I.   whereas there is a need to reform the FAO”s food aid policy and management of budgets in order to improve transparency and efficiency so that the 2002 World Food Summit could result in concrete action,

J.   whereas EU Leaders at the European Council in Seville concluded by stressing the need for a successful outcome at the World Summit on Sustainable Development by adopting “in Johannesburg clear and concrete political commitments with a precise time frame”,

1.  Deplores the fact that the World Food Summit has ended with no new commitment and denounces the unending mantras of world summits committed to development issues that produce few results; considers that the decisions taken at Monterrey should have led to a renewed effort by all nations attending the World Food Summit in Rome;

2.  Warns that if pledges are not to be worthless they must be backed by clear and concrete political commitments at the UN World Summit on Sustainable Development in Johannesburg and accompanied by a precise timetable;

3.  Regrets that only two out of the EU”s fifteen leaders attended the World Food Summit in Rome and demands that all EU leaders attend the Johannesburg Summit in September;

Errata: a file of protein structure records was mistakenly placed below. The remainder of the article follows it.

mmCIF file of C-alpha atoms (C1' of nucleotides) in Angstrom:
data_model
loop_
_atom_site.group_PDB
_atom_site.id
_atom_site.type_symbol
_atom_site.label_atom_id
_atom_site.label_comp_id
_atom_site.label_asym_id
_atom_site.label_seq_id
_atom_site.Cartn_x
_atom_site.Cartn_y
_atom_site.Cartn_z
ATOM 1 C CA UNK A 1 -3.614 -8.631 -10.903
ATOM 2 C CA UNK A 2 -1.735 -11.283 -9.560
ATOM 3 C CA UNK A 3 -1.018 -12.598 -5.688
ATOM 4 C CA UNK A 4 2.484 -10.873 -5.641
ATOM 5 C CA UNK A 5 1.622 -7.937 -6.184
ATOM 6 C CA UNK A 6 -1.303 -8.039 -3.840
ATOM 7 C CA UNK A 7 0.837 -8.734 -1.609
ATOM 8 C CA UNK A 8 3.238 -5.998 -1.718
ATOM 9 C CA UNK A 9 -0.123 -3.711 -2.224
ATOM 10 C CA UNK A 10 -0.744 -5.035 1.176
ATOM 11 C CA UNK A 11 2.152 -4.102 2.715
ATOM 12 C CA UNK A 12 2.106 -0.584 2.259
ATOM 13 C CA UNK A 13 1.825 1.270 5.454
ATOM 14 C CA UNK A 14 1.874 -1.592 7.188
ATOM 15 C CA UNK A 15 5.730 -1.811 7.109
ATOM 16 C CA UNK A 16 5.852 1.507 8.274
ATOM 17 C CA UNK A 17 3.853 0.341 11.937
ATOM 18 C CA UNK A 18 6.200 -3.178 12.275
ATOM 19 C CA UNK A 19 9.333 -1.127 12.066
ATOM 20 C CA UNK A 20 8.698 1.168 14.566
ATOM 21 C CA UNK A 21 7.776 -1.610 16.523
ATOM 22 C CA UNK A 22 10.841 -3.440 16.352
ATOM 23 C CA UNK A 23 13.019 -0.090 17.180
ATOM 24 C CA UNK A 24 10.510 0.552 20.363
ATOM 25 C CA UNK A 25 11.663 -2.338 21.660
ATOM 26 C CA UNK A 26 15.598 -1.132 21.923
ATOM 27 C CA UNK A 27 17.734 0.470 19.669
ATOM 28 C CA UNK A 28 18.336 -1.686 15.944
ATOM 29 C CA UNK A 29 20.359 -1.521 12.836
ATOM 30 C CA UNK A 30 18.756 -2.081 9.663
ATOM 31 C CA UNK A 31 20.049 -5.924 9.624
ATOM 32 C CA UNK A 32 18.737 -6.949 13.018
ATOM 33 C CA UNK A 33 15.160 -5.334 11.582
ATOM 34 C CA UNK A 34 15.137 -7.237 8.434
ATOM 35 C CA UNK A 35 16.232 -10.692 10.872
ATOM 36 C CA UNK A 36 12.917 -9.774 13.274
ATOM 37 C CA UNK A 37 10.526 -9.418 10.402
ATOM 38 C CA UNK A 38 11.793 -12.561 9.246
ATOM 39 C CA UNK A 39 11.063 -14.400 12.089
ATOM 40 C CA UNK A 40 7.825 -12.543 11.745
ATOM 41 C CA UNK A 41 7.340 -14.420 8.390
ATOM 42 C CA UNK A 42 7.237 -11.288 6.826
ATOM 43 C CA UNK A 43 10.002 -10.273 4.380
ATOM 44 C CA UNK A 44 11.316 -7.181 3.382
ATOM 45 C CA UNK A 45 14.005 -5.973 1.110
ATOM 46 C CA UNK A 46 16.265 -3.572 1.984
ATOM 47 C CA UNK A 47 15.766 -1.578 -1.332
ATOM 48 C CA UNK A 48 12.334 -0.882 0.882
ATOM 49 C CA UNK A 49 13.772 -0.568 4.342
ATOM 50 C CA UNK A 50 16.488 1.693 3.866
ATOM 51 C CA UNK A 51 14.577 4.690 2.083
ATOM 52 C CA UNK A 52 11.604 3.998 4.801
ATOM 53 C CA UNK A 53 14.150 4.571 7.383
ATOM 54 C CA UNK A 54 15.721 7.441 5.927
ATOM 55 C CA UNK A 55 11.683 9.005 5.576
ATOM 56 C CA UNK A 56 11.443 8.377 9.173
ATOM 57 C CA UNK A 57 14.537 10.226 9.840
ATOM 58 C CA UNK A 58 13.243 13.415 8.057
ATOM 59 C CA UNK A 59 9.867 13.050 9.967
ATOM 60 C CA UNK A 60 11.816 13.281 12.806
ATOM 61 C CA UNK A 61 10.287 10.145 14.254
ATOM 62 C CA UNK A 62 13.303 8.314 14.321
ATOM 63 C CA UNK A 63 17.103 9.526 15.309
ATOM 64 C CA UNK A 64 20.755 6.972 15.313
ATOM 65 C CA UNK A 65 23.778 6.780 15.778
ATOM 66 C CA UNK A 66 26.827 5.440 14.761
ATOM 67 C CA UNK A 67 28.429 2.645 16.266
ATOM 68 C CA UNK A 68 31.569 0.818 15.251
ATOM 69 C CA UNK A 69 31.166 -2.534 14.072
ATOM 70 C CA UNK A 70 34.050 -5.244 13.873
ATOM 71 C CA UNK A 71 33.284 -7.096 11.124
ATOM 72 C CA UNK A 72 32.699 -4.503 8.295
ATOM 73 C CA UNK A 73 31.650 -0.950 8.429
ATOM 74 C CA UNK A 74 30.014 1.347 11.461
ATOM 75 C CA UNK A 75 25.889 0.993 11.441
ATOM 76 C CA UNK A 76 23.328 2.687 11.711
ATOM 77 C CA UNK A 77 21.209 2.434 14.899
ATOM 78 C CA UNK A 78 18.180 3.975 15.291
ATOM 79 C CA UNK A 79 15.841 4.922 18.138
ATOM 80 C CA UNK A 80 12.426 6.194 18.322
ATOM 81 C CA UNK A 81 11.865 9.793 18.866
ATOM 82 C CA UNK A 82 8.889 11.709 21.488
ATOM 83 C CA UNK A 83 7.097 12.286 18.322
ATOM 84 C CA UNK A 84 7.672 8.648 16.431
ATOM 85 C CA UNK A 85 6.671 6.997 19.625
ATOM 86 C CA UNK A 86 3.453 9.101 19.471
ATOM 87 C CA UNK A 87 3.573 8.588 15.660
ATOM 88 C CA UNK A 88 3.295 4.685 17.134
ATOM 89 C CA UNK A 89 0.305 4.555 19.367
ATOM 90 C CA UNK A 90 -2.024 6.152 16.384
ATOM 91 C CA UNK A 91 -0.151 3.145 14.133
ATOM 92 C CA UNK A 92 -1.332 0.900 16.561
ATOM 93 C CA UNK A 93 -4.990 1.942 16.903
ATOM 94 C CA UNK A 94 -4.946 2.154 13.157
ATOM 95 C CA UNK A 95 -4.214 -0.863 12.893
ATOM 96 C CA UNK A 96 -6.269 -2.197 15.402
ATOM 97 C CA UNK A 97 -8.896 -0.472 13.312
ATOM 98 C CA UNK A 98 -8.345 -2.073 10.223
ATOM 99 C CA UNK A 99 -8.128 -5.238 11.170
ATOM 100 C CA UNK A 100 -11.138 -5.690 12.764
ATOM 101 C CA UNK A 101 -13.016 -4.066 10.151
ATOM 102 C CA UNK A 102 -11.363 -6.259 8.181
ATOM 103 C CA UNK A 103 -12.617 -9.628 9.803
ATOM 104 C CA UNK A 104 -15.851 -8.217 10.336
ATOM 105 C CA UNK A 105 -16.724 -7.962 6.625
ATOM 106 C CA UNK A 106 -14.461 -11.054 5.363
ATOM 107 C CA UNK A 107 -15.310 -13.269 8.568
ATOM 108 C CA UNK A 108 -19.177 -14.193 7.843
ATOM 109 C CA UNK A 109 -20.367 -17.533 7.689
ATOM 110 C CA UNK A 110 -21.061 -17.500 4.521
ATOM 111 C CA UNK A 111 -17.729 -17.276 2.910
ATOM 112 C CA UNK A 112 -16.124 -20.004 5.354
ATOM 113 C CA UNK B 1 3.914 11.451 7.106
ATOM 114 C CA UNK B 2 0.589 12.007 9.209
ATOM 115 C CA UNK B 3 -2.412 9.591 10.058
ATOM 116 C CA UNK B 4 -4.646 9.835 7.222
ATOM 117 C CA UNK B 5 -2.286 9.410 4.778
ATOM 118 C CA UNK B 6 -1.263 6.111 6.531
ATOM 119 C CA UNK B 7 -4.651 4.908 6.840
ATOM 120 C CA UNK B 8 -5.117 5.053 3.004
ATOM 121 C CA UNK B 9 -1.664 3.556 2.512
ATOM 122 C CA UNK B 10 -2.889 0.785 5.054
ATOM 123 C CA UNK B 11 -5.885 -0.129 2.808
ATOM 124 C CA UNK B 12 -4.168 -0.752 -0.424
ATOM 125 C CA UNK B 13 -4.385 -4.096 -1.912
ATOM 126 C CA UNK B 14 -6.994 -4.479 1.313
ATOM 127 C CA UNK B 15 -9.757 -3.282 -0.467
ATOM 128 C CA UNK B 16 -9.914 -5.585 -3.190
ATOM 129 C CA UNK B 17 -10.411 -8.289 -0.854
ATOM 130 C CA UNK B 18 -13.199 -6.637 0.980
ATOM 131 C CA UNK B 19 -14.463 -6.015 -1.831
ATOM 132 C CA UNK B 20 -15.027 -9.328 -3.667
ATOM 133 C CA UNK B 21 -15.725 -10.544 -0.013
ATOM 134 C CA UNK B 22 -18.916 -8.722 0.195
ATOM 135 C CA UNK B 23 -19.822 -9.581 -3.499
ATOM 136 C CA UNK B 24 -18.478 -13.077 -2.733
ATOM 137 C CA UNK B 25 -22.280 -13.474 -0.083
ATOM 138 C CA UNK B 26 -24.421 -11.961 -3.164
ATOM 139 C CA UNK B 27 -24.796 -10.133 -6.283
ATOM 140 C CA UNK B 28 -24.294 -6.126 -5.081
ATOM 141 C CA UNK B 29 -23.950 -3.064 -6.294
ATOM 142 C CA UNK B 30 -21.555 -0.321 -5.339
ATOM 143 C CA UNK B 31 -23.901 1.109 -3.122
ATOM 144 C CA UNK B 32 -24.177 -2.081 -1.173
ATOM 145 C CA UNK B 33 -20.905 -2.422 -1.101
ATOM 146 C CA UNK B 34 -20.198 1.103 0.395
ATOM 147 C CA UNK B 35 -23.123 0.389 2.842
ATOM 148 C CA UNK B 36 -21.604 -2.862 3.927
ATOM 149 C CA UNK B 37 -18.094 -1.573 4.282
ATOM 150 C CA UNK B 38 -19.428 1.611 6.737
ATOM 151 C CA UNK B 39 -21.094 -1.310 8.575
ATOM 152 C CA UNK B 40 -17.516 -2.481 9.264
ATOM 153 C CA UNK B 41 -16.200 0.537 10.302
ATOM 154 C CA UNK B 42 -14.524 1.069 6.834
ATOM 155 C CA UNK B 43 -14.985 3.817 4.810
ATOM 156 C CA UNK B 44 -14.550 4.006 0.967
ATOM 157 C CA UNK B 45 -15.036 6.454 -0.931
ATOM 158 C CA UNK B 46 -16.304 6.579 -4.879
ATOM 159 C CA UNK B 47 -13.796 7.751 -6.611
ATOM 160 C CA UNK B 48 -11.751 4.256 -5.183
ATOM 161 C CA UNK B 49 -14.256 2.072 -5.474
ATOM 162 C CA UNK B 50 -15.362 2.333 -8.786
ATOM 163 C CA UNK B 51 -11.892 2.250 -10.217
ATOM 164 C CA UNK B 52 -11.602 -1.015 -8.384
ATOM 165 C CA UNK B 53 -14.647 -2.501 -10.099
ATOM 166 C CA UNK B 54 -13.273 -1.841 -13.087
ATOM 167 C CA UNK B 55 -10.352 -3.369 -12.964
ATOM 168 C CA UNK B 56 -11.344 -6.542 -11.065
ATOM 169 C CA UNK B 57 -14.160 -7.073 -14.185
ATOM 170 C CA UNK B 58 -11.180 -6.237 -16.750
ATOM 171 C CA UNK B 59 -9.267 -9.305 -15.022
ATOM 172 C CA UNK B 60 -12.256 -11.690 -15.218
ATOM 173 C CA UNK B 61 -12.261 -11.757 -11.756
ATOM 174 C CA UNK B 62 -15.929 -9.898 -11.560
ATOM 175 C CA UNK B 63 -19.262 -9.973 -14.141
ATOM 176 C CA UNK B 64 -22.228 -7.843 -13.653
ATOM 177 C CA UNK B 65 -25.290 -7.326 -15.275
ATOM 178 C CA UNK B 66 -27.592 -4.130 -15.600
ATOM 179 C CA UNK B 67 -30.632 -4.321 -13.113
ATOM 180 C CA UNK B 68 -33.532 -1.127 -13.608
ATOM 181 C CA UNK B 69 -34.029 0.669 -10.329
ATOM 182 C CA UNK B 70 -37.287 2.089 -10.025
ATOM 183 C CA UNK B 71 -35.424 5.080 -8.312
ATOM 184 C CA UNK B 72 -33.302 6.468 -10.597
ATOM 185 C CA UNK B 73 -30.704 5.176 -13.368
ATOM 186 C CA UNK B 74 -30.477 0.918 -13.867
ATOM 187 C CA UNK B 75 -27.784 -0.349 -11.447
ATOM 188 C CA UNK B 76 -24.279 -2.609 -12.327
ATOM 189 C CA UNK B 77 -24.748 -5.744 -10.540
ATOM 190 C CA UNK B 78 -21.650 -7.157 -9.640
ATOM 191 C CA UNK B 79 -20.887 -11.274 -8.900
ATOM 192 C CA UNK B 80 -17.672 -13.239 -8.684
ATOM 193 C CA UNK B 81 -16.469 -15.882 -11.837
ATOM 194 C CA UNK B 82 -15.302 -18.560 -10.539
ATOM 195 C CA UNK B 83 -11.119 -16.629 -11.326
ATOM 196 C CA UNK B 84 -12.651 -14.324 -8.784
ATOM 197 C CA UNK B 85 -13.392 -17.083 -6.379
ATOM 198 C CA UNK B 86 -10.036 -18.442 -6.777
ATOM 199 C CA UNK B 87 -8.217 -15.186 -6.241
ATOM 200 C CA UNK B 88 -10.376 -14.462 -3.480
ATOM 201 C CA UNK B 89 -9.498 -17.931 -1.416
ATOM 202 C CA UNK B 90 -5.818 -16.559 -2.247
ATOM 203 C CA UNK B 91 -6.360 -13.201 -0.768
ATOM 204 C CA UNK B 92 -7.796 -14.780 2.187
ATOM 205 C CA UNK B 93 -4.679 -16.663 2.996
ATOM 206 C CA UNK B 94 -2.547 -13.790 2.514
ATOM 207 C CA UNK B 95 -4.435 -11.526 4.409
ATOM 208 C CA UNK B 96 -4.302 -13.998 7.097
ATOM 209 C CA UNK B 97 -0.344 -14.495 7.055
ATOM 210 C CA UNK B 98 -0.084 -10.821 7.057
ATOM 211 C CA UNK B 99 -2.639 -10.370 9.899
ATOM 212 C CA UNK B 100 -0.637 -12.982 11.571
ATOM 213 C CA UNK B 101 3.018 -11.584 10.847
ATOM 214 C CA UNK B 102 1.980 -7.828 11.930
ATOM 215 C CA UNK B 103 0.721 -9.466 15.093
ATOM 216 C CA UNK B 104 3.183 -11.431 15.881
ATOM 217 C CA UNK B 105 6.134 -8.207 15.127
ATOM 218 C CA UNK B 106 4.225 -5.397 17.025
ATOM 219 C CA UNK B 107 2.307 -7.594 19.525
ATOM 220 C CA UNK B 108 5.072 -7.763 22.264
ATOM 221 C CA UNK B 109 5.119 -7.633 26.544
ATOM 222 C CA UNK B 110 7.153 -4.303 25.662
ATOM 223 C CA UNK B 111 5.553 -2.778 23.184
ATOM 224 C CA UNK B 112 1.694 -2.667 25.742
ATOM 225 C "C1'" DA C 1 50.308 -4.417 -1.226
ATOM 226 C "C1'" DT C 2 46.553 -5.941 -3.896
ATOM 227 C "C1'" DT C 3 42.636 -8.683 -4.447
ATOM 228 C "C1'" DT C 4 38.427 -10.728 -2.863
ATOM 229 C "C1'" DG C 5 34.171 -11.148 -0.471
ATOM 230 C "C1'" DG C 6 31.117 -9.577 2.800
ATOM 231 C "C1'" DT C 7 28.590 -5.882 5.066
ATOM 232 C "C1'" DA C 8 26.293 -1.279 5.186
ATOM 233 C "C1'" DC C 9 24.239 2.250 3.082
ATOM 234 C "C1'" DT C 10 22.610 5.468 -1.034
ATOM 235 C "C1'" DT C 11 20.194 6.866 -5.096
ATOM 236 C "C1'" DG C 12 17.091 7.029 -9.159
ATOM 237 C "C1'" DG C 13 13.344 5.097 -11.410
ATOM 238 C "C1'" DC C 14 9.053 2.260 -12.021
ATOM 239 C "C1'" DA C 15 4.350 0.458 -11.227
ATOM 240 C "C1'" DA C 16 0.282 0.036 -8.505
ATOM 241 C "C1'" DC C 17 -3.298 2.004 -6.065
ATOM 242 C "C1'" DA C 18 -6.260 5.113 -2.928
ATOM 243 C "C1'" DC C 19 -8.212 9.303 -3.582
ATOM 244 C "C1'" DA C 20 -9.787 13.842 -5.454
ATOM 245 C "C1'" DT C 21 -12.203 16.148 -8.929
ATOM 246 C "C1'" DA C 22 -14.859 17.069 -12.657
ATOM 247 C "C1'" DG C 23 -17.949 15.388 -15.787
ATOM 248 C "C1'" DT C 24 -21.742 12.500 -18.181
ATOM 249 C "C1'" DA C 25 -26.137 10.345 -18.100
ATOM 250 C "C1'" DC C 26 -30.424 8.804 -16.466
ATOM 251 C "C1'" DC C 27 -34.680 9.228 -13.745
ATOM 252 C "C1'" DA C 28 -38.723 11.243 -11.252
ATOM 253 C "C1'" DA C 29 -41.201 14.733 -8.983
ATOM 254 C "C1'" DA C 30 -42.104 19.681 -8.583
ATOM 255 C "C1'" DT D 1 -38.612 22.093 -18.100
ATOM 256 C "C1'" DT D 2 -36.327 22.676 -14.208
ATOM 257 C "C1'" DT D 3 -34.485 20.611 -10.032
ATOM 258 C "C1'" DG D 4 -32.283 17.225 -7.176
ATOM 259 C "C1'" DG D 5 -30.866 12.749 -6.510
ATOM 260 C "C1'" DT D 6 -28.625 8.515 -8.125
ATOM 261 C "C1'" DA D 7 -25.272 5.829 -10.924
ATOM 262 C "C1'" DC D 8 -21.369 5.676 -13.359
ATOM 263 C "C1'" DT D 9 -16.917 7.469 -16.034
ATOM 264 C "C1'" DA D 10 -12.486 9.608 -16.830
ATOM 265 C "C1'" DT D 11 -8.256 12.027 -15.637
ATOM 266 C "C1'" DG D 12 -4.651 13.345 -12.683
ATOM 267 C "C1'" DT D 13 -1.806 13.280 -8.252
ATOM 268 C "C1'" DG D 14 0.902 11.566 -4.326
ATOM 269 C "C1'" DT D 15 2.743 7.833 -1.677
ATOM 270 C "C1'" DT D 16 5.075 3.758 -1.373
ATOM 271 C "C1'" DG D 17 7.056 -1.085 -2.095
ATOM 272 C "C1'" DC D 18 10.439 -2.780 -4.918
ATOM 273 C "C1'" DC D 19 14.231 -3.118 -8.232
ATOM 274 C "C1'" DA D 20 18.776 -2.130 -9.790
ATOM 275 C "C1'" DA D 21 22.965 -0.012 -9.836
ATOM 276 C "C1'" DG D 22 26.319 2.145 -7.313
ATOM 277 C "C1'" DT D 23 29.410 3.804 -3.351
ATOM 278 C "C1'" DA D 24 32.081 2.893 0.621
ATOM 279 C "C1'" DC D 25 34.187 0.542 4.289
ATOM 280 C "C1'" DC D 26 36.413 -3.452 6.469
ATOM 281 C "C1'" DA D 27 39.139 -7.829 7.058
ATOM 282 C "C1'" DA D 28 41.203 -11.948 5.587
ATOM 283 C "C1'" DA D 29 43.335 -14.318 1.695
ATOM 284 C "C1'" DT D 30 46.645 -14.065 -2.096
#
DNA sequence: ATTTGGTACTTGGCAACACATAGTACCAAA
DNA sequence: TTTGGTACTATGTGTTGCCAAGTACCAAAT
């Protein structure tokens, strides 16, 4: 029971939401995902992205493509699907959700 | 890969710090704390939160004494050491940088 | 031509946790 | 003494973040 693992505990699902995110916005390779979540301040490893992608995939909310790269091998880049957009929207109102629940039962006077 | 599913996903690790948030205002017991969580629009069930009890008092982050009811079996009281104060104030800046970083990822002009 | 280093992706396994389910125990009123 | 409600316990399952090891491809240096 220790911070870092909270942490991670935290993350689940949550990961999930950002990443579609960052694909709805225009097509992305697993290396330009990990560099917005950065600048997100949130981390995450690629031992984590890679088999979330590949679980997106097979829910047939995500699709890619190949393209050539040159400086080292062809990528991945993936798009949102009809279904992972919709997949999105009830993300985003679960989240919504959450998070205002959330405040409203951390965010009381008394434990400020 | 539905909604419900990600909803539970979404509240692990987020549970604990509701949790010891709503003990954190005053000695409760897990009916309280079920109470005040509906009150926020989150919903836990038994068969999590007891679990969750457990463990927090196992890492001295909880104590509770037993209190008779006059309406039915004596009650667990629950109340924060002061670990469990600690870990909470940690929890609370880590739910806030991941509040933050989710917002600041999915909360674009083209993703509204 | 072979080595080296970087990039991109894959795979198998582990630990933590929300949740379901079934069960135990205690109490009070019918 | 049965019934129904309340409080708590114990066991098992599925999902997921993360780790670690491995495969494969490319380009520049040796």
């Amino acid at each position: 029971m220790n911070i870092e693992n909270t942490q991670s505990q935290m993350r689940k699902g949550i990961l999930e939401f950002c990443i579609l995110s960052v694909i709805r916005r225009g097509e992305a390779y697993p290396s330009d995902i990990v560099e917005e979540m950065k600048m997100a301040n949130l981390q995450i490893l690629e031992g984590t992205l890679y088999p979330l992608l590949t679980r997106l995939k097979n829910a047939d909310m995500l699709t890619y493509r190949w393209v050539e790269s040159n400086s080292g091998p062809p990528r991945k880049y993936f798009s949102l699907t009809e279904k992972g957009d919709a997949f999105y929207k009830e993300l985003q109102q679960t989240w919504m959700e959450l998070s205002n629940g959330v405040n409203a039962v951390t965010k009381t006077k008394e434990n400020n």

4.  Whilst recognising the special legal status of UN meetings, regrets that the President of Zimbabwe – Robert Mugabe – was able to use the UN World Food Summit in Rome to flout EU smart sanctions, and finds it particularly ironic that President Mugabe should address the conference on food security whilst his own ZANU-PF policies are destroying Zimbabwe”s agricultural base;

5.  Urges the European Council and Commission – working with the United Nations World Food Programme and other international donors – to draw up an emergency plan to tackle the growing crisis of famine and food shortages now facing around 14 million Africans;

6.  Deplores instances in which governments of food-insecure countries have let military expenditure prevail over the acute nutritional needs of their inhabitants, and urges the European Council and Commission, when preparing country strategies, to encourage a reallocation of funds;

7.  Reaffirms that food aid must be reserved for emergencies and granted solely in the form of donations – giving preference to local purchasing and respecting nutritional balance and food habits whenever possible – and that such food aid must be accompanied by measures which allow this aid to be phased out whilst rebuilding the productive capacity of the regions affected;

8.  Recognises the impact of the HIV-AIDS pandemic and other communicable diseases and urges the European Council and Commission to ensure that food security policies take account of these critical health issues, as well as the need for education about prevention and cure;